Published on May 13th, 2012 | by Amy Edwards0
The UK’s top 10 dream jobs revealed
By Amy @BubbleJobs
A new survey out this week revealed that workers in the UK are far from happy with their current employment – research from Bing has revealed that around 60% of the 3000 employees questioned are unhappy with their current job.
At a time when the cost of petrol and food seems to be rising pretty much every day, it’s hardly surprising that the vast majority of the respondents simply want a bit more money from their current employers for the job they do.
So if two thirds of those questioned are unhappy with their current role, what job do they actually dream of doing? Pilot, singer, writer? Check, they’re all in the top 10 along with artist and working for a charity – here’s the full list.
1. Pilot: Yep, a pilot’s life of jetting off around the world, raking in the cash, staying in luxury hotels and wearing a uniform that makes women go weak at the knees is the one most people in the UK want. Forget the fact that there’s lots of long boring flights where you only have one other pilot for company; it seems that’s just a minor set-back compared to do the perks that come with being a pilot.
2. Working for a charity or not-for-profit organisation: Ah a job with a conscience. Yes, it looks like the majority of workers in the UK want to make a real difference when it comes to their job, however with a shortage of funds it’s unlikely you’ll ever be on a handsome wage when you work for a charity.
3. Writer: The romantic dream of being a writer or novelist is a pretty familiar one – really who wouldn’t want to be paid to tap into their imagination and make things up for a living? The bad news? Apart from it being incredibly difficult to get a book published, the average wage of a writer in the UK currently stands at just over £16,500 – hardly the sum you imagined right?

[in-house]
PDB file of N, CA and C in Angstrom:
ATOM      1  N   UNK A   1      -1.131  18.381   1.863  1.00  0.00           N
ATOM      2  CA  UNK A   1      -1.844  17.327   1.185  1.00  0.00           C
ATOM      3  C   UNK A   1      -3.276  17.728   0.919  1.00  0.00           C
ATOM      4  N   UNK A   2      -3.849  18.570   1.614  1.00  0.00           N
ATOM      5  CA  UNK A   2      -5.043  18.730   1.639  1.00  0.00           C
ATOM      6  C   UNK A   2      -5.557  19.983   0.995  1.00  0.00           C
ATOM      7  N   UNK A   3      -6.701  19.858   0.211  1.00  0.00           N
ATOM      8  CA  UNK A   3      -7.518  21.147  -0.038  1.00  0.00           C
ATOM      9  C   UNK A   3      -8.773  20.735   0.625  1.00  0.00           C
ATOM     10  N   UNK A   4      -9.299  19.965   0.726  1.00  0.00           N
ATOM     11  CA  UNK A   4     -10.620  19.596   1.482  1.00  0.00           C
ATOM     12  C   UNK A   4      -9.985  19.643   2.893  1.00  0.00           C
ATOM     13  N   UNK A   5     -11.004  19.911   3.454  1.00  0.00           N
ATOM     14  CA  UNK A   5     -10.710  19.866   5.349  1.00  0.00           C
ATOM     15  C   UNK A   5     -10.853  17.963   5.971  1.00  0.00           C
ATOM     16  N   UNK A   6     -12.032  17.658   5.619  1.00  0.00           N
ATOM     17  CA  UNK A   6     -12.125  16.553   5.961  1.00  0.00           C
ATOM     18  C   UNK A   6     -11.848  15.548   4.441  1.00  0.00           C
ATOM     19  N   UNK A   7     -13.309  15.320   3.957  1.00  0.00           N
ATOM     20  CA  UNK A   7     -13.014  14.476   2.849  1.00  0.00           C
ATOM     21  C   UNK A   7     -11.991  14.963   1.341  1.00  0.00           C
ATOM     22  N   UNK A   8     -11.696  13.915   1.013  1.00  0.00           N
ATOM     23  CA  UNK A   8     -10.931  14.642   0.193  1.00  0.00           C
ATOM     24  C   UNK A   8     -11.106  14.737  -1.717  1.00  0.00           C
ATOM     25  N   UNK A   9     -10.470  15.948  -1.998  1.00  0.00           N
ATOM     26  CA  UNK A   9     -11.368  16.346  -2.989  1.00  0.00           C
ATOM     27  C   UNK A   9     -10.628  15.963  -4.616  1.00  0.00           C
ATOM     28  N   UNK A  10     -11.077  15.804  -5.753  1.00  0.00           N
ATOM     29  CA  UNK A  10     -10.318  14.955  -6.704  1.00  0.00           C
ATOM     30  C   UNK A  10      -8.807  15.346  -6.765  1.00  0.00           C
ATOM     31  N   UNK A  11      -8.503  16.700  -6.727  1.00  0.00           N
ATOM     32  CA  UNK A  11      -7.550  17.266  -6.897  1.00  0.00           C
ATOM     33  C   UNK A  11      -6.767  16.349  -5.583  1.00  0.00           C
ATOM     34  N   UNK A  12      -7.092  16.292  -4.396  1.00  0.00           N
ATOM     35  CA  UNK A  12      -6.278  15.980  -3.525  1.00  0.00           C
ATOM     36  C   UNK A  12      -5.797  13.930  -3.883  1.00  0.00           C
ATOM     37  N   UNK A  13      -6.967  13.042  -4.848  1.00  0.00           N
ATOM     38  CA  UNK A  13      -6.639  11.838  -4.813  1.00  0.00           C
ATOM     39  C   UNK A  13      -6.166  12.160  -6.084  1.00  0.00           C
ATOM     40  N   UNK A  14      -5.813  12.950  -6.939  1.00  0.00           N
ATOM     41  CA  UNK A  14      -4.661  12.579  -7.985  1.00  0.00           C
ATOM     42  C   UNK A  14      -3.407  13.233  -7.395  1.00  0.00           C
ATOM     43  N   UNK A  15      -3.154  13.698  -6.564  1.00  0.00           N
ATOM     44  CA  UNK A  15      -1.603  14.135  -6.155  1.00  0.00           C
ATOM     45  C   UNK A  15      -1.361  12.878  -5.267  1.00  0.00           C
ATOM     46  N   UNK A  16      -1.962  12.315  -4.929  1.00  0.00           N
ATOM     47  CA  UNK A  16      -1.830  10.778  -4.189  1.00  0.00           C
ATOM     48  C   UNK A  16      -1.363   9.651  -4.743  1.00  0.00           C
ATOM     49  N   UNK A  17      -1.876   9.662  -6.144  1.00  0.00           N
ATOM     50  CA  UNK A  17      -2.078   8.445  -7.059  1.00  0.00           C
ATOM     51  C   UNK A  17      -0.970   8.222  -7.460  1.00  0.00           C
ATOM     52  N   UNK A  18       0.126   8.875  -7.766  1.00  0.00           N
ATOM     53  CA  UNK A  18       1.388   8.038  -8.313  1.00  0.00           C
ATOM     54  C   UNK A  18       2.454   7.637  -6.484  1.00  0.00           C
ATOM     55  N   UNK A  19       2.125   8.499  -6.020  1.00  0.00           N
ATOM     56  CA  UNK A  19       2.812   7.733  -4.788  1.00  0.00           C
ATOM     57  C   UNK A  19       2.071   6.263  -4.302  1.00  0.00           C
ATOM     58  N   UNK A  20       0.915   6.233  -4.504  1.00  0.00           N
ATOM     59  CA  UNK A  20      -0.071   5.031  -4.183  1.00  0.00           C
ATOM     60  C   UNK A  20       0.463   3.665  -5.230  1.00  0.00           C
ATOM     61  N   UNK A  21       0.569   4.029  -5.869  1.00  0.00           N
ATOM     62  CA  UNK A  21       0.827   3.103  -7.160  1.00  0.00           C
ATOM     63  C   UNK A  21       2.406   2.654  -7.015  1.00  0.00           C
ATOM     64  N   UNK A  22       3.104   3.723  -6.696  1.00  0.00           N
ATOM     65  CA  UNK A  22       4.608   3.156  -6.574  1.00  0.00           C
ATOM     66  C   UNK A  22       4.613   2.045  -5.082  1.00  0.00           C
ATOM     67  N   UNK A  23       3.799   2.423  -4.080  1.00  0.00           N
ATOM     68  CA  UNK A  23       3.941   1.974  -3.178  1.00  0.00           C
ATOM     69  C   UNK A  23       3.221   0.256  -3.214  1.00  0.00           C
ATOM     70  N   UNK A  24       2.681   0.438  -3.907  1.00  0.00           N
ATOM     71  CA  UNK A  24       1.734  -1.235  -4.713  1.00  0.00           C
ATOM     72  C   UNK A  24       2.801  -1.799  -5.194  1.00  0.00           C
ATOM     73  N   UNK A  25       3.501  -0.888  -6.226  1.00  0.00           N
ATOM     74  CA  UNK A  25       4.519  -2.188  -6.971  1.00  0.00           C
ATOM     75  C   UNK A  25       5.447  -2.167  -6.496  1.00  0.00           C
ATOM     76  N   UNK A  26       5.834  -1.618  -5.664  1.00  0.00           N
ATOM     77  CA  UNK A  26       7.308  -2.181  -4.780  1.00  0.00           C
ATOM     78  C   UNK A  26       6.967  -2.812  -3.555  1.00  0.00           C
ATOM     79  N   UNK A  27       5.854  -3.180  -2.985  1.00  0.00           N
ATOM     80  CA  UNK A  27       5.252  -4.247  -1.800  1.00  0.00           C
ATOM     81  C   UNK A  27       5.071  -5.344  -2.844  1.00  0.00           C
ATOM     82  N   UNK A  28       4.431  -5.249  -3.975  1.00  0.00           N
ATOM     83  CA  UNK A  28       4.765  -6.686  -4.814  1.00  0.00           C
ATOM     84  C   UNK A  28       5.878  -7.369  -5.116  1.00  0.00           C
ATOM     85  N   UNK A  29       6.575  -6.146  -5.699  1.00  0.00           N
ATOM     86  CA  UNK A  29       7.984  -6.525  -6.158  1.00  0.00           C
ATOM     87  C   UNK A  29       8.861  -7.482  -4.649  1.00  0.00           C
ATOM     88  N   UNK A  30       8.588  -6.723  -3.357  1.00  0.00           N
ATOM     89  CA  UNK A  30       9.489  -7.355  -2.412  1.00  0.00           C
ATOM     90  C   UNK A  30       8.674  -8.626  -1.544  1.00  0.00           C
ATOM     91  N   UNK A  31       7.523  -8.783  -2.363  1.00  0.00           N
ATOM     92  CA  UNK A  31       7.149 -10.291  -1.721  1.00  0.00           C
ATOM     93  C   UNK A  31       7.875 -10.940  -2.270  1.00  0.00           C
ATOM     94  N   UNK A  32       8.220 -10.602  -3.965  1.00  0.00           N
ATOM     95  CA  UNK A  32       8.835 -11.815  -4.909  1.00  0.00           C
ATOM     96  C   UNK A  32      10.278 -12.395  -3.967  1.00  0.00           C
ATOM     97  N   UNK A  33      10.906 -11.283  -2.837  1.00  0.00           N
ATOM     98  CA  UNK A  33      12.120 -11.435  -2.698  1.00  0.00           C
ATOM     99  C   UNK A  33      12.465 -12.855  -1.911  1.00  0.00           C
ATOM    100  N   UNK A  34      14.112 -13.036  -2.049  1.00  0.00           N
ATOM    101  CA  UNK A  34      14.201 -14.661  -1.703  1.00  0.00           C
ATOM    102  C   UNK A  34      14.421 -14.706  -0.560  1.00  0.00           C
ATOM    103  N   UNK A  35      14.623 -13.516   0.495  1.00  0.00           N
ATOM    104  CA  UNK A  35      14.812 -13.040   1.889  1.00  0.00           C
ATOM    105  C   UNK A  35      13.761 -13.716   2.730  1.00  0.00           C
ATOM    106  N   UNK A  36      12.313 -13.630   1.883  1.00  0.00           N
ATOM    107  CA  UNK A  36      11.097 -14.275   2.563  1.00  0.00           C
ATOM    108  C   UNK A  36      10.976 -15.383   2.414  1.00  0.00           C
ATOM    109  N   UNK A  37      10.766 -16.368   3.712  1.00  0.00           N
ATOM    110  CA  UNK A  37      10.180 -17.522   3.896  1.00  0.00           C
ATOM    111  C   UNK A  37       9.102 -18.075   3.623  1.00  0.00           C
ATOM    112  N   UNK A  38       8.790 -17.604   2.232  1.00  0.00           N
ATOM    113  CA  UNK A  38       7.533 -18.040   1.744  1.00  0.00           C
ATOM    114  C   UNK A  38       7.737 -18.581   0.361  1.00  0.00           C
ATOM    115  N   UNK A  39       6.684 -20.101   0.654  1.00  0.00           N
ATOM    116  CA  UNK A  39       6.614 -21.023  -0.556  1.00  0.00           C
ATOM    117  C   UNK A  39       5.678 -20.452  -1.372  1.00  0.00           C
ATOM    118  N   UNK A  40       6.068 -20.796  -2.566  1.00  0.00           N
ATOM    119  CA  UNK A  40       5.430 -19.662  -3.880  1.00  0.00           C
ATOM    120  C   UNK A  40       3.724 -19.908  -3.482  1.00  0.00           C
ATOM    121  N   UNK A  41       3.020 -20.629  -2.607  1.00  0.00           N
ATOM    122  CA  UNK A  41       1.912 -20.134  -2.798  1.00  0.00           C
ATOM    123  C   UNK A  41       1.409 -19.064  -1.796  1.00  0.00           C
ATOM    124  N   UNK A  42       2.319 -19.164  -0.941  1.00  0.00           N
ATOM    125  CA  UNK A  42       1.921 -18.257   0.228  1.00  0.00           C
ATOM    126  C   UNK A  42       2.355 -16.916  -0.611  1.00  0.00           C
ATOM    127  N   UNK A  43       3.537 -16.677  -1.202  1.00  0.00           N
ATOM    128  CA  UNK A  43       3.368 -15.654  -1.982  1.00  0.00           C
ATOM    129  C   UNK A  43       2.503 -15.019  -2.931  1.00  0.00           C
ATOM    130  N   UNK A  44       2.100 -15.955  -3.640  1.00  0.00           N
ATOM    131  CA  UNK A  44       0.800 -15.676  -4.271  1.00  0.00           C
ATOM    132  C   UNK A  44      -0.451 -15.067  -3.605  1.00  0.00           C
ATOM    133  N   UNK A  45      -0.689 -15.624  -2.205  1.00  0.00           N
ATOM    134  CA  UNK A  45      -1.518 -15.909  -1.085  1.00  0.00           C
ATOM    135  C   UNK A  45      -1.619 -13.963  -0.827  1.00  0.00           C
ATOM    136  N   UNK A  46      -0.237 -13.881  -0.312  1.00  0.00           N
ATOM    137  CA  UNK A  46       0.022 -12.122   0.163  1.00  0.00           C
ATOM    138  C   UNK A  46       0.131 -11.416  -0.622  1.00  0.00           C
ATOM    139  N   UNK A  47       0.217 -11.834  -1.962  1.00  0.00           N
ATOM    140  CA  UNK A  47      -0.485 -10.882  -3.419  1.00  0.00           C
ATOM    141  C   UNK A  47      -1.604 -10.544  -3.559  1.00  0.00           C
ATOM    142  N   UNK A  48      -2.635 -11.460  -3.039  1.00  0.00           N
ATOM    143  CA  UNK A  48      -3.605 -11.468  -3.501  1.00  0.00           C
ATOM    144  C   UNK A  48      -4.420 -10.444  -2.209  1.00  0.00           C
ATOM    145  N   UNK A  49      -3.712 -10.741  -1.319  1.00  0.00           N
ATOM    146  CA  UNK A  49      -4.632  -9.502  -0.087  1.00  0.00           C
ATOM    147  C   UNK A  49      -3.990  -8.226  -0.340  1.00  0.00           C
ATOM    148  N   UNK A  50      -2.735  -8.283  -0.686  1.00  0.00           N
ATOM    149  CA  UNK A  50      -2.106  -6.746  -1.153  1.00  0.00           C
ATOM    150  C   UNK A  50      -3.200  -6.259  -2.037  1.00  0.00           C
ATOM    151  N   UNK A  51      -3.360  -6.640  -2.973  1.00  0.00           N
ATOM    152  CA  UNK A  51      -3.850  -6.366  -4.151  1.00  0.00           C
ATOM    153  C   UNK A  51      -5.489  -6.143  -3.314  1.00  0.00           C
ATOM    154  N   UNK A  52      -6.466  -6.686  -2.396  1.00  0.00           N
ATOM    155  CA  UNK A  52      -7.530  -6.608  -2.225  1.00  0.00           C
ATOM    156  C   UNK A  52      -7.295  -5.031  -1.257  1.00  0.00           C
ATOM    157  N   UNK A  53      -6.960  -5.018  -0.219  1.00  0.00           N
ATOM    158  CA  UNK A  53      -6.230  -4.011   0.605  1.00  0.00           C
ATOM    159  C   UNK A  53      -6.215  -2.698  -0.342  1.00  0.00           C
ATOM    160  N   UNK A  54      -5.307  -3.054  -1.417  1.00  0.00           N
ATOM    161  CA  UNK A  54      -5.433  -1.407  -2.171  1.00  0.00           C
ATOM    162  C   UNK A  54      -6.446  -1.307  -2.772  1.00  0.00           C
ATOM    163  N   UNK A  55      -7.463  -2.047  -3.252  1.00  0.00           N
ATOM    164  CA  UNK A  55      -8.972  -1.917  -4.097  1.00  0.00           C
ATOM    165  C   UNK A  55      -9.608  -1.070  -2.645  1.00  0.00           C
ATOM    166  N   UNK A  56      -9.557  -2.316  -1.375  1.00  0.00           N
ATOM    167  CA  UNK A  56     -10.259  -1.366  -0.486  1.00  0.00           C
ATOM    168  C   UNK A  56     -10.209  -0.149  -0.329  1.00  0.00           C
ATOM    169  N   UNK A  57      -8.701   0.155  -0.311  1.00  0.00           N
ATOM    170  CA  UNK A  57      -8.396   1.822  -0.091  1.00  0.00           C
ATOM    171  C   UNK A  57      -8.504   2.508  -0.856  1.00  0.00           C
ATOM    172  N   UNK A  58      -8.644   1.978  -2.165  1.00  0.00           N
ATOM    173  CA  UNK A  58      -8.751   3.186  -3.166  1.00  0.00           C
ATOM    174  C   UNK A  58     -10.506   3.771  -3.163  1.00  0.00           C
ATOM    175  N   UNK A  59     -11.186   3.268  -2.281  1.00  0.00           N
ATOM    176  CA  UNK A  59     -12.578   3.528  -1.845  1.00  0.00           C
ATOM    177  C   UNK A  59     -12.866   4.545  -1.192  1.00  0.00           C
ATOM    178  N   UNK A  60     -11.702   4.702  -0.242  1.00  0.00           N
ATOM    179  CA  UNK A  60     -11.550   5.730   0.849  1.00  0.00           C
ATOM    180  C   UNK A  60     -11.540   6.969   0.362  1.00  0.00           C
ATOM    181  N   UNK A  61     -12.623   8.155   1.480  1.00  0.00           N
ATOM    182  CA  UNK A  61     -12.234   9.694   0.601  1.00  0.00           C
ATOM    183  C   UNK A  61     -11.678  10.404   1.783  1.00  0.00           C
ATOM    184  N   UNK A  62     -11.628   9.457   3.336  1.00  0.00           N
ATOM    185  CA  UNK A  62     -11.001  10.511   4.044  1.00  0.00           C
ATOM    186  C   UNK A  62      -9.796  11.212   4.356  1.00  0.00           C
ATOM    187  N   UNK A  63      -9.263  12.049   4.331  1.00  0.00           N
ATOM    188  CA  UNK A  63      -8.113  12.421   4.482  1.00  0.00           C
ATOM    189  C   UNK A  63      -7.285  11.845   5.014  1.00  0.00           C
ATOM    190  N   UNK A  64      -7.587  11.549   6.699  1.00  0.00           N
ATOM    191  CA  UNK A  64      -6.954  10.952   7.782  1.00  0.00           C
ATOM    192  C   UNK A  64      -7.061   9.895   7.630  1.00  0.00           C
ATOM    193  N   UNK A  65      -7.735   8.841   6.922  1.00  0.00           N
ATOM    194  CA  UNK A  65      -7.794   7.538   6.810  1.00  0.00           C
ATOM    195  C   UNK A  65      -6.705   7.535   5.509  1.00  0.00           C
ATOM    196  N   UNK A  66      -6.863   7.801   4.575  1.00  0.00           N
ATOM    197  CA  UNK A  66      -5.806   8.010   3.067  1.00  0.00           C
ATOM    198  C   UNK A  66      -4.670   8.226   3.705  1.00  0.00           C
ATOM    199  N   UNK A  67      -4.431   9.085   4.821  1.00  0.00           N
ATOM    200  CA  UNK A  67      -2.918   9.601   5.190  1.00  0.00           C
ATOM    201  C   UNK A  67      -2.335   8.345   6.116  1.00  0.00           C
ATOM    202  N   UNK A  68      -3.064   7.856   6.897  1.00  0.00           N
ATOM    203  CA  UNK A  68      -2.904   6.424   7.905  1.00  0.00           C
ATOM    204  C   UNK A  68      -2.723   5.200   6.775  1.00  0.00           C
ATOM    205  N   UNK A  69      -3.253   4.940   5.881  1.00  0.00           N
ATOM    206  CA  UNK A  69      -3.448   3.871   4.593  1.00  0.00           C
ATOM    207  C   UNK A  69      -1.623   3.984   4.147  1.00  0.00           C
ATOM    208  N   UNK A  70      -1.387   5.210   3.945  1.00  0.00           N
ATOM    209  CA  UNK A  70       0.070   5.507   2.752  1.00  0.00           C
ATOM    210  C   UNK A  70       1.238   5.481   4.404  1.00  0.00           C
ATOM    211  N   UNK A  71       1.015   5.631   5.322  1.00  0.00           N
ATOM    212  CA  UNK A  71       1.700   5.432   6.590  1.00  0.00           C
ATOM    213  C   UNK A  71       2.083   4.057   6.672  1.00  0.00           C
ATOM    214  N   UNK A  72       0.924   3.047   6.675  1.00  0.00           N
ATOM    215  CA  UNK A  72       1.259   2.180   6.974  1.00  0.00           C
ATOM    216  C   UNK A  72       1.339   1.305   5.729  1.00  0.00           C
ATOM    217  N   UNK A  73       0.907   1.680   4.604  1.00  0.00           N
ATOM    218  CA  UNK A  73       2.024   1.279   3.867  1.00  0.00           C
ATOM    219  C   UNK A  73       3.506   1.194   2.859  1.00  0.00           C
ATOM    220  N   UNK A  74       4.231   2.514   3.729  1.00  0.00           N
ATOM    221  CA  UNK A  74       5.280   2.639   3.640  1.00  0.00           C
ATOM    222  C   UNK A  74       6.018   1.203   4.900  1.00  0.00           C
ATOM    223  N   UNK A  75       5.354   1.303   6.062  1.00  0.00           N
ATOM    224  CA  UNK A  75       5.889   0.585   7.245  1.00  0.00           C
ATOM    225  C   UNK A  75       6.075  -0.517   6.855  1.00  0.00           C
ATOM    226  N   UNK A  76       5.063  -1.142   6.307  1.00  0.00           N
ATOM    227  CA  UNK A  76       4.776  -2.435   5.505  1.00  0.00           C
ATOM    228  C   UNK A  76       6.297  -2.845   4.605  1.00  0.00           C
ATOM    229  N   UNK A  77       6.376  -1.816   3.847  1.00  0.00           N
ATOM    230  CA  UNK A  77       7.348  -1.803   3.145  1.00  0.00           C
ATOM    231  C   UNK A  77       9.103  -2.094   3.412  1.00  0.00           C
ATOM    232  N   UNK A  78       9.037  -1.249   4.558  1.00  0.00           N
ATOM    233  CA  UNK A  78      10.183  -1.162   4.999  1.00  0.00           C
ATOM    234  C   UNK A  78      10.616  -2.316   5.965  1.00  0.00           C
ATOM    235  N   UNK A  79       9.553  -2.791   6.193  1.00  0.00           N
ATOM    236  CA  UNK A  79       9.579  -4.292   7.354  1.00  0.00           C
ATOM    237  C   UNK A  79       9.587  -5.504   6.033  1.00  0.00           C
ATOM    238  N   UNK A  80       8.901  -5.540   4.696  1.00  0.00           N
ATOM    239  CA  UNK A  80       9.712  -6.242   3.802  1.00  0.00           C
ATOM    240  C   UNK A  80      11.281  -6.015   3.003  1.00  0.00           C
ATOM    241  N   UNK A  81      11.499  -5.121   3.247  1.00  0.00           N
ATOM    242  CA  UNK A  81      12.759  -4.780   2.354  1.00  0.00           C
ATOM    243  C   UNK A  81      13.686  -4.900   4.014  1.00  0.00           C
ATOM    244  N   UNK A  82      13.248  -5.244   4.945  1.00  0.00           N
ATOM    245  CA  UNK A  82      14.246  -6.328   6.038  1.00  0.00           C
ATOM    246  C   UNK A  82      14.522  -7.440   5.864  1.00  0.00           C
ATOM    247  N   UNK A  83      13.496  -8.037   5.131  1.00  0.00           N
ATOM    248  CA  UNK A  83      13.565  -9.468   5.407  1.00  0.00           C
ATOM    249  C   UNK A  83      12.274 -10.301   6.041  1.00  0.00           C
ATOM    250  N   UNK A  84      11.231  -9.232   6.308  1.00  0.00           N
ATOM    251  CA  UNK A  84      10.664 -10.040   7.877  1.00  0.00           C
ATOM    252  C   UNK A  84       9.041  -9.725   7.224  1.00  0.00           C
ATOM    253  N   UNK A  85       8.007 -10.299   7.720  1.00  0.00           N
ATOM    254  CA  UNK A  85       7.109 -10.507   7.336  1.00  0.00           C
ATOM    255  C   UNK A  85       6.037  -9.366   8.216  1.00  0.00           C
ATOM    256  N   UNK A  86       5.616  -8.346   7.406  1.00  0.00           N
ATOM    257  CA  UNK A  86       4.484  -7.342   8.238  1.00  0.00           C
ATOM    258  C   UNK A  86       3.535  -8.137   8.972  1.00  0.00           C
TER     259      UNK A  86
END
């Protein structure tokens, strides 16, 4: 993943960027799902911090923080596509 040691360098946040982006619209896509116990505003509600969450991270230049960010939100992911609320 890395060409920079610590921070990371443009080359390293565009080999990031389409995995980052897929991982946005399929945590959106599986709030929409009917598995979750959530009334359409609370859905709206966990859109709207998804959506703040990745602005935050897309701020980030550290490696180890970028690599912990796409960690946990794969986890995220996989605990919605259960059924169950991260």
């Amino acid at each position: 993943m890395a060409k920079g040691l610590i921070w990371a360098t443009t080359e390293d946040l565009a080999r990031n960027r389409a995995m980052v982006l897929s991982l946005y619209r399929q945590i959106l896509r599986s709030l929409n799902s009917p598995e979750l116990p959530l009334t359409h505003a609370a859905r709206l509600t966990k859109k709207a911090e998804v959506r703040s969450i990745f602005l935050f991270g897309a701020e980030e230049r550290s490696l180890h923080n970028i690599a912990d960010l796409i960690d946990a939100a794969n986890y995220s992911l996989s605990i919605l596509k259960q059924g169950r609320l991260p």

4. Photographer: Just like a writer, the job of a professional photographer is another creative role that lots of people would love to do. The idea of becoming a world-class photographer and photographing top models is pretty appealing, however wedding photos, school portraits and pet portraits are much more likely to rule your life when working as a professional photographer.
5. Musician or singer: Reality TV shows and promotional clips on YouTube show the number of people that want to become a musician or singer is pretty much never ending. You might dream of being the next Adele or Justin Beiber but even if you do register on the radar of musical bigwigs, there’s still no saying you’ll ever record a single or release it.
6. Sports trainer or coach: Many people think all sports trainers and coaches get to train the world’s best athletes and sports stars, however the majority are much more likely to be found coaching little league football teams and helping health enthusiasts to shed weight at their local gym – not that glamorous huh?
7. Formula 1, Moto GP or rally driver: OK it’s easy to see why this one made the top 10. Come on, who wouldn’t like to be paid to throw a race car around a track at ridiculous speeds everyday? The bad news is that unless you’ve been training for this job from a young age (Lewis Hamilton started racing go-karts when he was seven!), it’s unlikely you’re going to become the next F1 champion any time soon.
8. Actor: The so-called glamorous life of an actor can be appealing but it’s not new news that it’s really not all it’s cracked up. The average actor makes less than £5000 a year and usually has another non-actor related job to bring in the money in between acting jobs.
9. Journalist: The idea of working in a fast-paced exciting news room, interviewing world leaders and reporting from war zones can be appealing but unless you’re promoted quickly you’re much more likely to find yourself rewriting press releases and reporting on local news issues like graffiti and litter when you land yourself a journalism job – if you can find one that is!
10. Artist: Creative, colourful and oh so cool, artists get the live the life of Riley, chill out and occasionally create the odd genius painting, sculpture or drawing – that’s the idea anyway. Unfortunately with the current economic climate most artists can only expect to earn around £7000 a year which means, just like actors, they’re often forced to turn to other jobs to make ends meet 90% of the time.